11. by   tmarie75
    Quote from RN4NICU
    Some of them will be saying
    "Do you want fries with that?"
    "Paper or plastic?"
    I almost forgot...
    "Welcome to Wal-mart!"

    I think it's terrible for someone to say that nursing isn't a respectable job, but I think it's also terrible to downgrade any job, no matter how little or how much someone else makes. People who work at fast food places, supermarkets, and at wal-mart, etc. deserved to be respected also. I don't work at any of these places, but I think it's wrong to look down on anyone's job, no matter what it is. Nursing isn't any better or any worse than any other job in my opinion.
  12. by   Hellllllo Nurse
    Your friends are not the norm. Did you know that according to the Gallup Poles, nursing is the most respected of any profession in the U.S. the U.K, Sweden and Australia?



    Deemed the most respected profession in the United States in a recent Gallup poll, nursing has a long and noble history yet, in recent years, the profession has most often been in the news because of shortages. For the forseeable future, nursing should prove to be one of the most open and in-demand of all health-care professions.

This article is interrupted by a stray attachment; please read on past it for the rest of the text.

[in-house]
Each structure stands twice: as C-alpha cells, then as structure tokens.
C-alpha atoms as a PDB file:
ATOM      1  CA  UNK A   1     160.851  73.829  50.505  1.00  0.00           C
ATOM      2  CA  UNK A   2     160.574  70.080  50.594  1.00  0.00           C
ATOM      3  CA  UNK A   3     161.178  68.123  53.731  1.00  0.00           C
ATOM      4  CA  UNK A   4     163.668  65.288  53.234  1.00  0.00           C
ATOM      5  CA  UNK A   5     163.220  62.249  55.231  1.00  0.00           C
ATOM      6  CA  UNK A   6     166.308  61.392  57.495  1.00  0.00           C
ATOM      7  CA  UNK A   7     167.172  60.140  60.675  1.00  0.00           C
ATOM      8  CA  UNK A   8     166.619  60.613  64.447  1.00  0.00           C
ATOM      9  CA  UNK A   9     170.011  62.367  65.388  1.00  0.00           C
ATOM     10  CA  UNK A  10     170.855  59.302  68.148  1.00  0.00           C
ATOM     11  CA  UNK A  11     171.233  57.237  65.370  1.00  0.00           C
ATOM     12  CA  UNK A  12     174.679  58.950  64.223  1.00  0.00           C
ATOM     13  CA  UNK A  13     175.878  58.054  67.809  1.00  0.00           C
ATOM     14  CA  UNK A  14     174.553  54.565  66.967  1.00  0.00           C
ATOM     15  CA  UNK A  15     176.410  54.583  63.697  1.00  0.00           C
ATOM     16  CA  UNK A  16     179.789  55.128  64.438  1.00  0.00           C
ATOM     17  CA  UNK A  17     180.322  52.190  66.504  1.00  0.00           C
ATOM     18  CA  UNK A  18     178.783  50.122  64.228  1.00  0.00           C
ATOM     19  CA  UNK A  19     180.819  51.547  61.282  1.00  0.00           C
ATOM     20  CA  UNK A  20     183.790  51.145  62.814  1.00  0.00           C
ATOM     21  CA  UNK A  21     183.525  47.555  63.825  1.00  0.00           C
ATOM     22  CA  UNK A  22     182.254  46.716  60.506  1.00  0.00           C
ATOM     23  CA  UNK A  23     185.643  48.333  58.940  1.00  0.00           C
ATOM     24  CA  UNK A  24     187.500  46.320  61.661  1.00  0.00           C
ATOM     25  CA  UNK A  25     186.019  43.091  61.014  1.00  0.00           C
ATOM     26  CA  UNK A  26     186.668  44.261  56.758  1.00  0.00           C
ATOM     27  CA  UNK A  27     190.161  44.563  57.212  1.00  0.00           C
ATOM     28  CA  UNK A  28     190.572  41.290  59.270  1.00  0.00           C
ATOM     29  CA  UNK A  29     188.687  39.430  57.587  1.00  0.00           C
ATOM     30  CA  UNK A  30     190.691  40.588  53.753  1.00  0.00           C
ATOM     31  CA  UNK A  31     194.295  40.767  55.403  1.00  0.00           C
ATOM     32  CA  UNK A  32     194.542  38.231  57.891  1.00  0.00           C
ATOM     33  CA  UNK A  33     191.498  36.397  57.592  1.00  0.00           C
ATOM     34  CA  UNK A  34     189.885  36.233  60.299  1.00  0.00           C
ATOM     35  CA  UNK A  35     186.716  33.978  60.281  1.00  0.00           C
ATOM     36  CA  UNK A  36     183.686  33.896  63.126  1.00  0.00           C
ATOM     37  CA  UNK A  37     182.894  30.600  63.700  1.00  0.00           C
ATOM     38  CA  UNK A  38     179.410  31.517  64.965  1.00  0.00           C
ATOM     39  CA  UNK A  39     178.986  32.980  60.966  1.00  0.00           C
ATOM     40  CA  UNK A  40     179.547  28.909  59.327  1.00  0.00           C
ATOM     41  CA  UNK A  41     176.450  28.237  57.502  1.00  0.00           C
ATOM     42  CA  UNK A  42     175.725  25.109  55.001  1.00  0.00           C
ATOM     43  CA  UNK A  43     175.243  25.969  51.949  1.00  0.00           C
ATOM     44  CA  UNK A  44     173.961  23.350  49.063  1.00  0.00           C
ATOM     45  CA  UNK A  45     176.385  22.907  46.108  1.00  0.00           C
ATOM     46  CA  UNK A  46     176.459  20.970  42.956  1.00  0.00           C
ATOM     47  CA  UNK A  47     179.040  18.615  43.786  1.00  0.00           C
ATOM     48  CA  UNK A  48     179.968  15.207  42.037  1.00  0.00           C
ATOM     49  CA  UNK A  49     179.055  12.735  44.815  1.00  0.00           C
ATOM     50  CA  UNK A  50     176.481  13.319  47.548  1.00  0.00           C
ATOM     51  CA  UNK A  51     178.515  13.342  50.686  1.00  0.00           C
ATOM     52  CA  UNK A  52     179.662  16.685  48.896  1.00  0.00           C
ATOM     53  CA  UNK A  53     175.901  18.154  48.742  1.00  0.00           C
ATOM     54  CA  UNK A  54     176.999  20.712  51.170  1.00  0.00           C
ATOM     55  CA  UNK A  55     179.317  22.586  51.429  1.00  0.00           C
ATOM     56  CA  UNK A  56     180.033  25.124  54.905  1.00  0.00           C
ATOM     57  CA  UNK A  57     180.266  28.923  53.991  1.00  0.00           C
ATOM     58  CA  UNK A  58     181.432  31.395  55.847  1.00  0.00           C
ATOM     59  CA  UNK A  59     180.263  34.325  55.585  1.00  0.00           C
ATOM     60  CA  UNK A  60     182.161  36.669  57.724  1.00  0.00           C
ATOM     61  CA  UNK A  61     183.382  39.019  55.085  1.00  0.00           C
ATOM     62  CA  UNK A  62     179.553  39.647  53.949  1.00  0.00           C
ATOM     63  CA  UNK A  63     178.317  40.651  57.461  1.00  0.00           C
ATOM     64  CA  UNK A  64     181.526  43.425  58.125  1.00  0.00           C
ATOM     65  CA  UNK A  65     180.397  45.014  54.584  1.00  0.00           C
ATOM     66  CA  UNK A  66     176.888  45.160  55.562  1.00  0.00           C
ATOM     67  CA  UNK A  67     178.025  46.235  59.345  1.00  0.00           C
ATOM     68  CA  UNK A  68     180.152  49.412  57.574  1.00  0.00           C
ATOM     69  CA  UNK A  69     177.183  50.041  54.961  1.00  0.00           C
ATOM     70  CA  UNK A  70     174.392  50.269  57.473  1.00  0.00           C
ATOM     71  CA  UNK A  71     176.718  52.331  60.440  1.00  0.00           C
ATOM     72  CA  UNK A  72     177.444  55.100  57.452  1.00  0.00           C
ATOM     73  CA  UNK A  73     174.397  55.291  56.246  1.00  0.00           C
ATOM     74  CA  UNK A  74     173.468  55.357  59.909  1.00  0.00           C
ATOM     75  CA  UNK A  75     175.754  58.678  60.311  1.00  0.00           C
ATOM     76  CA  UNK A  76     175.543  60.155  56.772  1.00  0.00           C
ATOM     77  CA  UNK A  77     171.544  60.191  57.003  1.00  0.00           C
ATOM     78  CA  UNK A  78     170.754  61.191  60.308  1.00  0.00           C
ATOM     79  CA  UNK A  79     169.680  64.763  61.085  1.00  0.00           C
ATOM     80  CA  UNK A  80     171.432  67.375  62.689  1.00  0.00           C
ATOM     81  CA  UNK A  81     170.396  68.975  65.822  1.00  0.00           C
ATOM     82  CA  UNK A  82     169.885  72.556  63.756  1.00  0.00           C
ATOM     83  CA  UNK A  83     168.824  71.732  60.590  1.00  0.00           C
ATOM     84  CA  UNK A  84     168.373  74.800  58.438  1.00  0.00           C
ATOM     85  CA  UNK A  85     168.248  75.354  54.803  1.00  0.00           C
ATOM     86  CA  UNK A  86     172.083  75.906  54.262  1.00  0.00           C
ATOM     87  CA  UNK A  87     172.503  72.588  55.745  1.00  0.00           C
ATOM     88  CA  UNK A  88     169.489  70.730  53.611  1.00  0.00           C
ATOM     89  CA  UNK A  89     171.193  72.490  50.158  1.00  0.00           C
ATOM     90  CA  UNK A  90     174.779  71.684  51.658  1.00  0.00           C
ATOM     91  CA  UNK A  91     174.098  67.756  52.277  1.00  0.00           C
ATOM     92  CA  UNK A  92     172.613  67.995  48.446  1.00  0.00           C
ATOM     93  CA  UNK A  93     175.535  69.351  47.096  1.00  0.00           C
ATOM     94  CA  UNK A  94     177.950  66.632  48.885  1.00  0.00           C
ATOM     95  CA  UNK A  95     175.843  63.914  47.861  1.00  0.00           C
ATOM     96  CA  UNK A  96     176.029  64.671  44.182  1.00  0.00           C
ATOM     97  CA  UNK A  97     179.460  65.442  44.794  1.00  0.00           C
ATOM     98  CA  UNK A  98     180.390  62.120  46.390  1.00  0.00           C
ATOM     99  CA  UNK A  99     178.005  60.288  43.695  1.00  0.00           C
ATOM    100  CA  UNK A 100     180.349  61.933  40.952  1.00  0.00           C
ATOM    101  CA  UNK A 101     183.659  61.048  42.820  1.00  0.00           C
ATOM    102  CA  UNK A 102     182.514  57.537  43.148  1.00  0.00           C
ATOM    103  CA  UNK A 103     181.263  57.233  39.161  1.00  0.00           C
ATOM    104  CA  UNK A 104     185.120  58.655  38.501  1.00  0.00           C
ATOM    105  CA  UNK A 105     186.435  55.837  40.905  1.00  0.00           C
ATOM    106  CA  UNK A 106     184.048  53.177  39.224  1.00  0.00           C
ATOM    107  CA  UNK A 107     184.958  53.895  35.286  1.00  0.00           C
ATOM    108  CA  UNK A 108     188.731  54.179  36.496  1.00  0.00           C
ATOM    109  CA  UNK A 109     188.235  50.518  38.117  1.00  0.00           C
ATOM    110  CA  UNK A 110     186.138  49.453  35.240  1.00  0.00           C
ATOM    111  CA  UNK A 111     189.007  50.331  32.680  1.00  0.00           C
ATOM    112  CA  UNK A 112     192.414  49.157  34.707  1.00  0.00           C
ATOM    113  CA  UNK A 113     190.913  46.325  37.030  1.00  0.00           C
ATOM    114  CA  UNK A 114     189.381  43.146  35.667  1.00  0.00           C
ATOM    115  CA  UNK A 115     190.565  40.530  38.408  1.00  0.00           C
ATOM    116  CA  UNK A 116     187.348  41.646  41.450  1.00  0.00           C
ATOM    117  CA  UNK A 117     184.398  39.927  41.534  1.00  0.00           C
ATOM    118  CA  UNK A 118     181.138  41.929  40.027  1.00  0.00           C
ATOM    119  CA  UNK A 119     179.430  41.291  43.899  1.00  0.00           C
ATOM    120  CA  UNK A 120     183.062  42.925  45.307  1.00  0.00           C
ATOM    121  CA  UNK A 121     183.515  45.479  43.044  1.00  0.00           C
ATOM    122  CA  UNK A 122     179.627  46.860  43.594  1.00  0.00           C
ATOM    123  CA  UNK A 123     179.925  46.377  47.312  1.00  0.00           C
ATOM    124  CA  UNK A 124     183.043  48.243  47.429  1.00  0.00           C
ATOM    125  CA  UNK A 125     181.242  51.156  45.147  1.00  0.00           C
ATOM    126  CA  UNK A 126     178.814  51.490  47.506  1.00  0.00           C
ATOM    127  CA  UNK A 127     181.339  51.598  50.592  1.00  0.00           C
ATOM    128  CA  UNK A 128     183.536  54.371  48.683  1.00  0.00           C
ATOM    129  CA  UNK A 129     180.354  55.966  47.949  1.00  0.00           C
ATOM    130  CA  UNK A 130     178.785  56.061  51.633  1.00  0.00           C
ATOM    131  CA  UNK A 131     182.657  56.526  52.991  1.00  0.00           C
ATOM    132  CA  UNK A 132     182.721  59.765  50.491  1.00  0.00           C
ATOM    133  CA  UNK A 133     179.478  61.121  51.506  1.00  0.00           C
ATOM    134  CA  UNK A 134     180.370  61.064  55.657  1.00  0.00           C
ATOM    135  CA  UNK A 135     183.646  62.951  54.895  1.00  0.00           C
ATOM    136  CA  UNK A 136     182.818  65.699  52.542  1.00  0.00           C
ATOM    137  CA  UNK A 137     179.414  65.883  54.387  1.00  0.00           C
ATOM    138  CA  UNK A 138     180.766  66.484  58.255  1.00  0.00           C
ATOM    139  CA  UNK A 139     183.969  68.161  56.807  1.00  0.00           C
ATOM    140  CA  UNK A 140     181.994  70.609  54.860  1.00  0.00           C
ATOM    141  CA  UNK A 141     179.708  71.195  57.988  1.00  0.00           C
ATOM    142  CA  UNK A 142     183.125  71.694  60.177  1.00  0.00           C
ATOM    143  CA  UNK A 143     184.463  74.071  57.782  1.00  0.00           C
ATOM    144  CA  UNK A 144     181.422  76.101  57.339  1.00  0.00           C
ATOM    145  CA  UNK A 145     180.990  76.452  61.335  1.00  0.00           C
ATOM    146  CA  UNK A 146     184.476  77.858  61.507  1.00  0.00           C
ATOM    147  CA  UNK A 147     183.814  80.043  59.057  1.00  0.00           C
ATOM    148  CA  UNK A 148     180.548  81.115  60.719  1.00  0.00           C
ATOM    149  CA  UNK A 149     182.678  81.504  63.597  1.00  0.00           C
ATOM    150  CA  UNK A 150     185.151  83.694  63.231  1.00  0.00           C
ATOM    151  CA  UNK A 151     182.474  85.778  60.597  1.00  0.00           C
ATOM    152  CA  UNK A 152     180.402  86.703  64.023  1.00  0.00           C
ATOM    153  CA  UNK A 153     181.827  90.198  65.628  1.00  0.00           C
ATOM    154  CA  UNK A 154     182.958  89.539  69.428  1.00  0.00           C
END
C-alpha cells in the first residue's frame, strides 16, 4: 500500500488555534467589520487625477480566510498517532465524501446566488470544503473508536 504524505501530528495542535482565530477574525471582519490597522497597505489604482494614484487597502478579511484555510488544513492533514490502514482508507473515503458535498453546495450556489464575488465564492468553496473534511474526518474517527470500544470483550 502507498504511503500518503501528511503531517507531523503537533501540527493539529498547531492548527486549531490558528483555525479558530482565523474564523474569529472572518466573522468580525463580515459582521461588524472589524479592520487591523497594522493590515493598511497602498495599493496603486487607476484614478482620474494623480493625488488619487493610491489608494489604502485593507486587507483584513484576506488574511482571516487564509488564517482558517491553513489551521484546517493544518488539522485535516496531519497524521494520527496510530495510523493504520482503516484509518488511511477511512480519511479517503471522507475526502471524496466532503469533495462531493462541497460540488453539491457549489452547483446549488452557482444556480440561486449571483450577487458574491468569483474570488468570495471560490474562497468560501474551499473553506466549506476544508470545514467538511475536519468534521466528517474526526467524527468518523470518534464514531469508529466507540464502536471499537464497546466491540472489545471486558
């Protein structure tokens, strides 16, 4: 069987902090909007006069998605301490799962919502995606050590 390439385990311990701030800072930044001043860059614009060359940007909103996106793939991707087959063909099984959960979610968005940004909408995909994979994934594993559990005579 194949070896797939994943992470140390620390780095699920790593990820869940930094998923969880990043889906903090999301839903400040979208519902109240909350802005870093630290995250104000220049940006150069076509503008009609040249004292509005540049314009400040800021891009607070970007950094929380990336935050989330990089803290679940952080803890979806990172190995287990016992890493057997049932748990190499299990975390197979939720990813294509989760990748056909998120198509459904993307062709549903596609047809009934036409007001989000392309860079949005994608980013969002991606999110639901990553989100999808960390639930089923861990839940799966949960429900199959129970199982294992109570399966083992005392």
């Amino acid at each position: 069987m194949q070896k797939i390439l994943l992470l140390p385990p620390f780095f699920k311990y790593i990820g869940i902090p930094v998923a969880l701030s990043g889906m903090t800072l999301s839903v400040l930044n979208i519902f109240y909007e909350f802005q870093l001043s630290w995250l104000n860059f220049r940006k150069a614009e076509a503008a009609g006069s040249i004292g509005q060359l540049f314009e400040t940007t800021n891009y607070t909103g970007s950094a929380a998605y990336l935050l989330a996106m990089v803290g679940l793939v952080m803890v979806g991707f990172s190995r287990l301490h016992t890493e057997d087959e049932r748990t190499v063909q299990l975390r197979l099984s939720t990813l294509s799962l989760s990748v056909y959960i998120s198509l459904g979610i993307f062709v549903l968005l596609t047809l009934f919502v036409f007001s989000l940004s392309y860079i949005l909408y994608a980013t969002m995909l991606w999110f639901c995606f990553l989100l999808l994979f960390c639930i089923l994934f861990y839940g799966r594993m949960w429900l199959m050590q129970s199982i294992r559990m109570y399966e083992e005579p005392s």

Nurses are trained at different educational levels -- from an associate's degree to a bachelor's through graduate school -- and fill all types of positions. Graduates of nursing programs take the National Council Licensure Examination in order to become a Registered Nurse. Other areas -- teaching, for example, as well as administrative positions, researchers, clinical nurse specialists and nurse practitioners -- require master's or doctoral degrees. Everyone is aware of the nurses who provide care in hospitals and clinics, but nurses also can be found at the core of home health care, nursing and assisted-living facilities, the U.S. military, and local, state and federal programs. Nurses can be trained in general care, or may specialize in all areas of health care, from emergency nursing to coronary care, from geriatrics to neonatal nursing.

    Think you already know all there is to know about the nursing profession? Check out these facts from the American Association of Colleges of Nursing:

    Nursing is the nation's largest health-care profession, with more than 2.5 million registered nurses nationwide. Of all licensed RNs, 2.1 million -- or 83 percent -- are employed in nursing the field of nursing.
    Nursing students account for more than half (52 percent) of all health professions students in the United States.
    Nurses comprise the largest single component of hospital staff, are the primary providers of hospital patient care, and deliver most of the nation's long-term care.